Carnival of Space 354

The Carnival of Space 354 is up at Urban Astronomer

Space.io9 – The European Southern Observatory releases a sneak peek of photographs and footage from their upcoming observatory documentary.

Space.io9 – A new simulation reveals the stellar carnage of neutron stars tearing each other apart.

Universe Today – Are you ready for a good close look at Mercury? At an incredible 5 meters per pixel, this is one of the highest-resolution images of Mercury’s surface ever captured. It was acquired on March 15 with the MESSENGER spacecraft’s MDIS (Mercury Dual Imaging System) instrument and shows an 8.3-km (5.2-mile) -wide section of Mercury’s north polar region, speckled with small craters and softly rolling hills.

Mercury High Resolution

Universe Today – As the northern hemisphere enters the hazy days of summer, thunderstorms will freckle many of our nights and days. What causes these sudden bursts of light that flash through the sky? Previous research showed that one cause is cosmic rays from space, generated by supernovas. But a new paper shows that something much closer and powerful is also responsible: solar wind from our own Sun.

Universe Today – This week, an international team of researchers from the Université de Montréal announced the discovery of an exoplanet around the star GU Piscium in the constellation of Pisces the Fishes 155 light years distant.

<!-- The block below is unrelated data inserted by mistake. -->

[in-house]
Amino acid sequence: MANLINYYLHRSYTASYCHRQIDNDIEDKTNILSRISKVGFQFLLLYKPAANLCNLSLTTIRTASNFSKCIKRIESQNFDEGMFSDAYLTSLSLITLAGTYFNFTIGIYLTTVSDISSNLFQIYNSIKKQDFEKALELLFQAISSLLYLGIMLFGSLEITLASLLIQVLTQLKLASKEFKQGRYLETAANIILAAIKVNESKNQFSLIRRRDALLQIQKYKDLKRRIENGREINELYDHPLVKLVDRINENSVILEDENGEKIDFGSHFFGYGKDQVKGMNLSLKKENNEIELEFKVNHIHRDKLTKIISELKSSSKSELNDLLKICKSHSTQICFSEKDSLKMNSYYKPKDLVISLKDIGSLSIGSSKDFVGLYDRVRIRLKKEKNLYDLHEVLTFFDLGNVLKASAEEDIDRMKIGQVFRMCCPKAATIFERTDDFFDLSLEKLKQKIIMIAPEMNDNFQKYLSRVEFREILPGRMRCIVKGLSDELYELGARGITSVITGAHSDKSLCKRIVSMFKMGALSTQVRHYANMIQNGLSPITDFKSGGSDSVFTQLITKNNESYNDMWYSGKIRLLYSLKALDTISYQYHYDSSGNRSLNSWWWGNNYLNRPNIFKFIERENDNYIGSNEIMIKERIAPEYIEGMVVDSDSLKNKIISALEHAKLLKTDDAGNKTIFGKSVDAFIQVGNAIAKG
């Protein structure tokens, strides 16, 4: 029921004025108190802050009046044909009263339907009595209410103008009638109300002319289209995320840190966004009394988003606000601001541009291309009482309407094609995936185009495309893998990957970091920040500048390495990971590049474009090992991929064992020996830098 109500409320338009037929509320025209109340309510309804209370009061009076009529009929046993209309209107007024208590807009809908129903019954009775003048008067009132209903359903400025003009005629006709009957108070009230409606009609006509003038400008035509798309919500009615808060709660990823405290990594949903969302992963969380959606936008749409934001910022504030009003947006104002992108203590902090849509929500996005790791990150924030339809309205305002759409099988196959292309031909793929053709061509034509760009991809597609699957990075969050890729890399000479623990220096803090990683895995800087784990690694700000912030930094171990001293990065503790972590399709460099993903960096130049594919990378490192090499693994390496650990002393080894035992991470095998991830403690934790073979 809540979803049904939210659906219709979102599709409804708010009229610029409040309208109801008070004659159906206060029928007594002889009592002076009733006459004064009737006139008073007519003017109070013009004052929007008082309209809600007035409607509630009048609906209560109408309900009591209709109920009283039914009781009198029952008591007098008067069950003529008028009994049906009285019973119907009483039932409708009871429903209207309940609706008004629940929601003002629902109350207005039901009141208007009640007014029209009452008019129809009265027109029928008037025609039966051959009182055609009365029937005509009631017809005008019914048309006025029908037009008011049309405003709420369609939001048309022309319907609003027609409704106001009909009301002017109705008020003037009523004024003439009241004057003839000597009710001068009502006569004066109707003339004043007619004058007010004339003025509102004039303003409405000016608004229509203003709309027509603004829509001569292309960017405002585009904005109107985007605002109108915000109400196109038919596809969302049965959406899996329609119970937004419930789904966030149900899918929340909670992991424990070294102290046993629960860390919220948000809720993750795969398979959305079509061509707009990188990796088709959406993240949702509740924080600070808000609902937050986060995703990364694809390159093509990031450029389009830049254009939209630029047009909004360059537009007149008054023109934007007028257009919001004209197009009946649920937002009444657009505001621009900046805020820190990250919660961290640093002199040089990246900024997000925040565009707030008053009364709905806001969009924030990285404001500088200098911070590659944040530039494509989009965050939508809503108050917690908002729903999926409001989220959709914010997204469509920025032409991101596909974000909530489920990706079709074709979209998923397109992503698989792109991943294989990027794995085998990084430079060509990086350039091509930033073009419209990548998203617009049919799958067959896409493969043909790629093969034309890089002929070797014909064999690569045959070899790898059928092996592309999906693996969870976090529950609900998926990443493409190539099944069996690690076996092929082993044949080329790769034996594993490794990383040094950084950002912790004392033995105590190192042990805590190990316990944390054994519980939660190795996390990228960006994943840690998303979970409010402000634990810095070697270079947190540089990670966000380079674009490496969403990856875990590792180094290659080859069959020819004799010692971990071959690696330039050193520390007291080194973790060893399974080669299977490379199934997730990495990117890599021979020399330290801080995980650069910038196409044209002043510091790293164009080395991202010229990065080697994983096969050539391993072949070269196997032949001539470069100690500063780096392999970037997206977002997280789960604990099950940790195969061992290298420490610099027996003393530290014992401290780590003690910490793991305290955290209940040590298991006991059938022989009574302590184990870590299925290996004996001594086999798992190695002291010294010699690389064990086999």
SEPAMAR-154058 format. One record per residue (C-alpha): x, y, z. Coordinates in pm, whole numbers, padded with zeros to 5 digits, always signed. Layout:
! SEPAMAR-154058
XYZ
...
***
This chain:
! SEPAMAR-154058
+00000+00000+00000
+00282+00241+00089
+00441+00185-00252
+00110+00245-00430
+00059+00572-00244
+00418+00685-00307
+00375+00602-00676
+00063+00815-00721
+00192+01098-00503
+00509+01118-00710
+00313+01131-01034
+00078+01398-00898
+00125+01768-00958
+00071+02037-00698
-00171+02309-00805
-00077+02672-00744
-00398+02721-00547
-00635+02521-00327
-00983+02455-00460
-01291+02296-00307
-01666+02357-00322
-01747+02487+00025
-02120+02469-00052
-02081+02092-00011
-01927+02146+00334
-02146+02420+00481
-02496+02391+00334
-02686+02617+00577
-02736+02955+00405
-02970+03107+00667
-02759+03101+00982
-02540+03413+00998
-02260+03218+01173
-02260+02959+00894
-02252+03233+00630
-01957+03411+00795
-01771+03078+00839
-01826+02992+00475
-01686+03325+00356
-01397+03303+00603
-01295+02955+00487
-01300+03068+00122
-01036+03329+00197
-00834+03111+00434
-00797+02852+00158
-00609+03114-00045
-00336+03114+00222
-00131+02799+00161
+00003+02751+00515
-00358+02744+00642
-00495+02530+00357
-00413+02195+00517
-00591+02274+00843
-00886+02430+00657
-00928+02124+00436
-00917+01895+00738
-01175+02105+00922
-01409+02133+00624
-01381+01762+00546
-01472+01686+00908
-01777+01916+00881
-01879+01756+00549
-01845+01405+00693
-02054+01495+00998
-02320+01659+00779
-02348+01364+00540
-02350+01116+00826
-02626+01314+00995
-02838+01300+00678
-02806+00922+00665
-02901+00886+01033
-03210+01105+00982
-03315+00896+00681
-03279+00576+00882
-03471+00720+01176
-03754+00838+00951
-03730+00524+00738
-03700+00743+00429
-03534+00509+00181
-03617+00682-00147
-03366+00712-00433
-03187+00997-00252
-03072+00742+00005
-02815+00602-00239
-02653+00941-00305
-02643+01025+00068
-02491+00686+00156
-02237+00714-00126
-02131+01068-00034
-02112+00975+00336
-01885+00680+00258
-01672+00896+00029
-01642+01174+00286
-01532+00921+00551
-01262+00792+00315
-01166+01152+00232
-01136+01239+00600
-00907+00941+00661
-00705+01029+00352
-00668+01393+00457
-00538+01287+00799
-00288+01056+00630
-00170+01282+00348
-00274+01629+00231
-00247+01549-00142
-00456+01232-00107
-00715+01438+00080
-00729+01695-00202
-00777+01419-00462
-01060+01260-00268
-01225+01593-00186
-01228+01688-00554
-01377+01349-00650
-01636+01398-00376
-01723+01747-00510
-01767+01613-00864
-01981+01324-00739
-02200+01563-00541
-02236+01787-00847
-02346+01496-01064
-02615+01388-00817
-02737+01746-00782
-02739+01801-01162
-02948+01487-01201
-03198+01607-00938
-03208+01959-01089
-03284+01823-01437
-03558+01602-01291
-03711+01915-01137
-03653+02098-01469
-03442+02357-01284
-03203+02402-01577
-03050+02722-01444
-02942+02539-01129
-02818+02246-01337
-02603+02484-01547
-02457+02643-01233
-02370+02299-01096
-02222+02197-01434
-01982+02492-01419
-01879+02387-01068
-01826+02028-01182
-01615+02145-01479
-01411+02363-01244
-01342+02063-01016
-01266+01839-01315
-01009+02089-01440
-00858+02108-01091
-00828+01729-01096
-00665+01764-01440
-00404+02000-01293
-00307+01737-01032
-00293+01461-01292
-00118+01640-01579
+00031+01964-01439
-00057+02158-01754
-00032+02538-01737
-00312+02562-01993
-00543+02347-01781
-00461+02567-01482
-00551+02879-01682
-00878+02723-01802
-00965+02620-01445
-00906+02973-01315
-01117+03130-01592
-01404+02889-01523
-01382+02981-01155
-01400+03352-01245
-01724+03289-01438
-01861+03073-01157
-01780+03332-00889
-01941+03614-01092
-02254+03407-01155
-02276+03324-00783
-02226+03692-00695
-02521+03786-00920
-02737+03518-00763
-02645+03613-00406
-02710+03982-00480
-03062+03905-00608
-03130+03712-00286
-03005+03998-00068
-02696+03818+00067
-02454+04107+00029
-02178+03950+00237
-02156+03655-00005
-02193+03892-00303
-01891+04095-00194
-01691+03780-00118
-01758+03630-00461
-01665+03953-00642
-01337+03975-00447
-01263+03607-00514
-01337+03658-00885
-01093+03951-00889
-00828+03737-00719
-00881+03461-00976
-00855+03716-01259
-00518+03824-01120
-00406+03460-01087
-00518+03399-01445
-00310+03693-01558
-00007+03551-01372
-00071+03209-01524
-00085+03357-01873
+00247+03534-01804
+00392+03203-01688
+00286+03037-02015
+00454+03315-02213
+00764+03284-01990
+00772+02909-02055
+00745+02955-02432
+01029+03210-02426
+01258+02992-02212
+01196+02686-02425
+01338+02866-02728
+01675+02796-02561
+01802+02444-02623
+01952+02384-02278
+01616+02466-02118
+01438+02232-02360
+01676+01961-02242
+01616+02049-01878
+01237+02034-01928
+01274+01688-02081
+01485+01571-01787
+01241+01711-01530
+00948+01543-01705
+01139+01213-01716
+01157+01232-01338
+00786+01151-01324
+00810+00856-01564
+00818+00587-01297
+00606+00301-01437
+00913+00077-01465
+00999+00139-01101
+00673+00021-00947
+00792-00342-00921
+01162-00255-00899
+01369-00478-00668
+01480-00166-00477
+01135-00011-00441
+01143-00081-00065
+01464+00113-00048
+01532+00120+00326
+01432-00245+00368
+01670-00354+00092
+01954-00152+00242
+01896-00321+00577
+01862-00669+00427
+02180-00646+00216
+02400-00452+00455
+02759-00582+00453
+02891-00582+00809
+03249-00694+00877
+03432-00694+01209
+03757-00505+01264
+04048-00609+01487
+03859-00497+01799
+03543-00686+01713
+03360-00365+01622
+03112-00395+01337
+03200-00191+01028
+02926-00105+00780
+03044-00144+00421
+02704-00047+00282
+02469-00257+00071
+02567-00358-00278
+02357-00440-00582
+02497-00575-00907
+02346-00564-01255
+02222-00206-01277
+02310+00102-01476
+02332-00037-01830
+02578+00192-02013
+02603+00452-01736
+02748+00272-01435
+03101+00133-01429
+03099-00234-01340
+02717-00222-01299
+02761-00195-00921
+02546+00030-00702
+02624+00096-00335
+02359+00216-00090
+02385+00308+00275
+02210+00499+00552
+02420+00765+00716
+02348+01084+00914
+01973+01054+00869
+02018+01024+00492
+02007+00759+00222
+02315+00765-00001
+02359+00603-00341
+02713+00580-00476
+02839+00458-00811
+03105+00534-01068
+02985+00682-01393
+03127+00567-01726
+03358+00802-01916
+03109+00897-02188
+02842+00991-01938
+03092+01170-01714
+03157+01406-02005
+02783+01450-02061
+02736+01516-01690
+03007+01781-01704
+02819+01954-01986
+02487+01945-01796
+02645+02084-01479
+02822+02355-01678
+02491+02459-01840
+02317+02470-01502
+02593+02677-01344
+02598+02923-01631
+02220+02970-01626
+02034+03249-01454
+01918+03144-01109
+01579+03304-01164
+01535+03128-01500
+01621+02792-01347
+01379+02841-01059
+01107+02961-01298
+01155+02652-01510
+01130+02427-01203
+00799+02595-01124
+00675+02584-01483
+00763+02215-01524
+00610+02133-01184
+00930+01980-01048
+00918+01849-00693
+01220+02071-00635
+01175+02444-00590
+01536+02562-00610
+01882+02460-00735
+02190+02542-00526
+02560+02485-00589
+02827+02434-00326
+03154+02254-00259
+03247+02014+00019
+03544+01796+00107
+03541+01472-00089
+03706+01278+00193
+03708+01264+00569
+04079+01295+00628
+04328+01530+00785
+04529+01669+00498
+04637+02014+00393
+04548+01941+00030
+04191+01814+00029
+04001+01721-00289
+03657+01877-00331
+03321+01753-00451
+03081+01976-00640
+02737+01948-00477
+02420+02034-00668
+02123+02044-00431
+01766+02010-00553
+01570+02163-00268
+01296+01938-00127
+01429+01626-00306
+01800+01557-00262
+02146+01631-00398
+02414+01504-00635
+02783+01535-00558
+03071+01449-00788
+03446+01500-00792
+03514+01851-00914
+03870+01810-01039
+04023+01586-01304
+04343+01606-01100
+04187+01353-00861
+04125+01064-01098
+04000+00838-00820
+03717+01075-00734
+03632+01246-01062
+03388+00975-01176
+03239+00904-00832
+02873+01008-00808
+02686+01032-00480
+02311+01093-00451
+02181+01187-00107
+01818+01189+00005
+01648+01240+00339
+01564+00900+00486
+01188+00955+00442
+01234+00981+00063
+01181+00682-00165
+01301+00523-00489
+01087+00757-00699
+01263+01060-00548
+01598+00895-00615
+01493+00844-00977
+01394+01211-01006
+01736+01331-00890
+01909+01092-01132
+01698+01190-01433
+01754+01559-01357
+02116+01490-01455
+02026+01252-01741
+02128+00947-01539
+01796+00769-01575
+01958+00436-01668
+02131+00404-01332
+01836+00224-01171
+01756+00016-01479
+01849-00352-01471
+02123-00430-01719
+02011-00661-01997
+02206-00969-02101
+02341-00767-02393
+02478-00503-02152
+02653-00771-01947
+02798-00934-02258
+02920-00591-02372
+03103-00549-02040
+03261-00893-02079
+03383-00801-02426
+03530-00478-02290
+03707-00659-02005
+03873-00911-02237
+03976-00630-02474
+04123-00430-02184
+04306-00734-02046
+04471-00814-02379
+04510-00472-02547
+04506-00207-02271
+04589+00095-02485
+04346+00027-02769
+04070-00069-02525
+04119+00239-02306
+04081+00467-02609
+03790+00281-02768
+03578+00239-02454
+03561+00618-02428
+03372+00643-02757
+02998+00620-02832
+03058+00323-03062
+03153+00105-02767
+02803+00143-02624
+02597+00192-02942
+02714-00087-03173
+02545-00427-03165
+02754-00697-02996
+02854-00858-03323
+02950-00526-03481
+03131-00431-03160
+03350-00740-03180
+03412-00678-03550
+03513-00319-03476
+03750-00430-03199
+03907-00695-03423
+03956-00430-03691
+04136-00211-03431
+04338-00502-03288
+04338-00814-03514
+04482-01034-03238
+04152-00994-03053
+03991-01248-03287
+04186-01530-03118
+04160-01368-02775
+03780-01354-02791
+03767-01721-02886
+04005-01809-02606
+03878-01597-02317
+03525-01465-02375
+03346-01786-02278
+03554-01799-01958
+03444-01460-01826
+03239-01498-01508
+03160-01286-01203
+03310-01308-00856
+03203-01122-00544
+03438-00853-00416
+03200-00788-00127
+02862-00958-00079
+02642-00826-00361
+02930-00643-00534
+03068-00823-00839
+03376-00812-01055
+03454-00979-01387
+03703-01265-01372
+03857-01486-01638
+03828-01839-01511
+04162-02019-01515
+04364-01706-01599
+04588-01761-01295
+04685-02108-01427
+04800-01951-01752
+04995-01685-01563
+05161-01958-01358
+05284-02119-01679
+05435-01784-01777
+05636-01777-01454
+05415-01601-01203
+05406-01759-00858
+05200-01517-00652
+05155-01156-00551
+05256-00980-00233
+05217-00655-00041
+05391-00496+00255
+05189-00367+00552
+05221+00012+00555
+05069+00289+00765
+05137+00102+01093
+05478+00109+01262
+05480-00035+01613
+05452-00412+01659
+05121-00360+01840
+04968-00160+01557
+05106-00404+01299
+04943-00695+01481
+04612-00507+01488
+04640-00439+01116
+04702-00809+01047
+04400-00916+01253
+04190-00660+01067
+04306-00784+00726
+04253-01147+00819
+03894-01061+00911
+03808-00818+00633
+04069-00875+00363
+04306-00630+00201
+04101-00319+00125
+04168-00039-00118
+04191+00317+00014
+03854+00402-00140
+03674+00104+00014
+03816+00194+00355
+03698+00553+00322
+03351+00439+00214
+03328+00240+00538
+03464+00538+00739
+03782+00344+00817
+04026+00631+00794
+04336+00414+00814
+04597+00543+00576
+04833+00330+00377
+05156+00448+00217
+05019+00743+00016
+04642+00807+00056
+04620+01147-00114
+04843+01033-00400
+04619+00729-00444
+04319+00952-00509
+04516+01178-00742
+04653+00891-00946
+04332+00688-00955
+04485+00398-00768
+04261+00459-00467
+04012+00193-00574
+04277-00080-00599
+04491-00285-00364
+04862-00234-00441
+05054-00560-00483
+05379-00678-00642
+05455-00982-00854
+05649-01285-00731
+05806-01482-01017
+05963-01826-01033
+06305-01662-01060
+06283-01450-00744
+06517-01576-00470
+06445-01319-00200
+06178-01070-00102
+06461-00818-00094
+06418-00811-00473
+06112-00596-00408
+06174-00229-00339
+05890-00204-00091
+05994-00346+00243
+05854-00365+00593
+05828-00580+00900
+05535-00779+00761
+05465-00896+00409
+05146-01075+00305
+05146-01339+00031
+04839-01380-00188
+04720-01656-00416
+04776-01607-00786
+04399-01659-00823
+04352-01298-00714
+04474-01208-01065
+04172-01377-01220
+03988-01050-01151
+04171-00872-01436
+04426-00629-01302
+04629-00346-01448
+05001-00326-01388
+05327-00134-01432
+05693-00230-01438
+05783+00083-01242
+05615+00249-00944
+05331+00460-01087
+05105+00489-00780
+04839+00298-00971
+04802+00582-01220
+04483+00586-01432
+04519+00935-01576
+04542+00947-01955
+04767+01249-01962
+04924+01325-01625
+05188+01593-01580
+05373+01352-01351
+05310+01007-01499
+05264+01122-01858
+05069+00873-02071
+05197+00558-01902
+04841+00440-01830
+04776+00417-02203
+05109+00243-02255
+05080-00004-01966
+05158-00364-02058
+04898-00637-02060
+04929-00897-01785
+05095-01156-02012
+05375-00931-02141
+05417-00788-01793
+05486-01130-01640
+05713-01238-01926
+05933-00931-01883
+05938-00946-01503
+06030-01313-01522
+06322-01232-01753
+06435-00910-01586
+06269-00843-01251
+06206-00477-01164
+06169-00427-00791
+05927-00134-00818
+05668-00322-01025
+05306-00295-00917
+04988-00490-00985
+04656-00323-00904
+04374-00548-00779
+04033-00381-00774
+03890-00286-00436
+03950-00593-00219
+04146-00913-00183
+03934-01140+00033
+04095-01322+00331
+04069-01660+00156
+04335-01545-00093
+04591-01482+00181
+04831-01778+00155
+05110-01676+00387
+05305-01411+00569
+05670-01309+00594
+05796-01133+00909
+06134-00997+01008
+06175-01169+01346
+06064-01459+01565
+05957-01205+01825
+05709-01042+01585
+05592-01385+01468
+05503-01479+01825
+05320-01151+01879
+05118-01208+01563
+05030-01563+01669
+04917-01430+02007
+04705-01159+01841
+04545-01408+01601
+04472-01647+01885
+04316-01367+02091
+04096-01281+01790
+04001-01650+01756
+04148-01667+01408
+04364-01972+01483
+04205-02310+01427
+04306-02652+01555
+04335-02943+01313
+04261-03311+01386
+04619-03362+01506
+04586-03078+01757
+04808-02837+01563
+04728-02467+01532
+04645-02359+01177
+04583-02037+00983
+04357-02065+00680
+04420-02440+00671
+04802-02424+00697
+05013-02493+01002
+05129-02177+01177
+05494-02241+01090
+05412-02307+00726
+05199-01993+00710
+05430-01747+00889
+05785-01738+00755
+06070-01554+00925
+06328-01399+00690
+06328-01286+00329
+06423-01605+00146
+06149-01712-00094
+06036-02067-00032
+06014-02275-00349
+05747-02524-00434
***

Nextbigfuture – Elon Musk is still winning. The U.S. Air Force is spending about $60 million and using as many as 100 people to certify billionaire Elon Musk’s Space Exploration Technologies Corp. for launching military and spy satellites, according to the service’s top uniformed acquisition official. Yet another Proton rocket failed 540 seconds into its flight, taking Express-AM4R satellite down with it. This was the second Proton failure since July, and the sixth one in the last few years.

Nextbigfuture – Russia cast doubt on the long-term future of the International Space Station, a showcase of post-Cold War cooperation, as it retaliated on Tuesday against U.S. sanctions over Ukraine.

Deputy Prime Minister Dmitry Rogozin said Moscow would reject a U.S. request to prolong the orbiting station’s use beyond 2020. It will also bar Washington from using Russian-made rocket engines to launch military satellites, and suspend the operation of GPS satellite navigation system sites on its territory.

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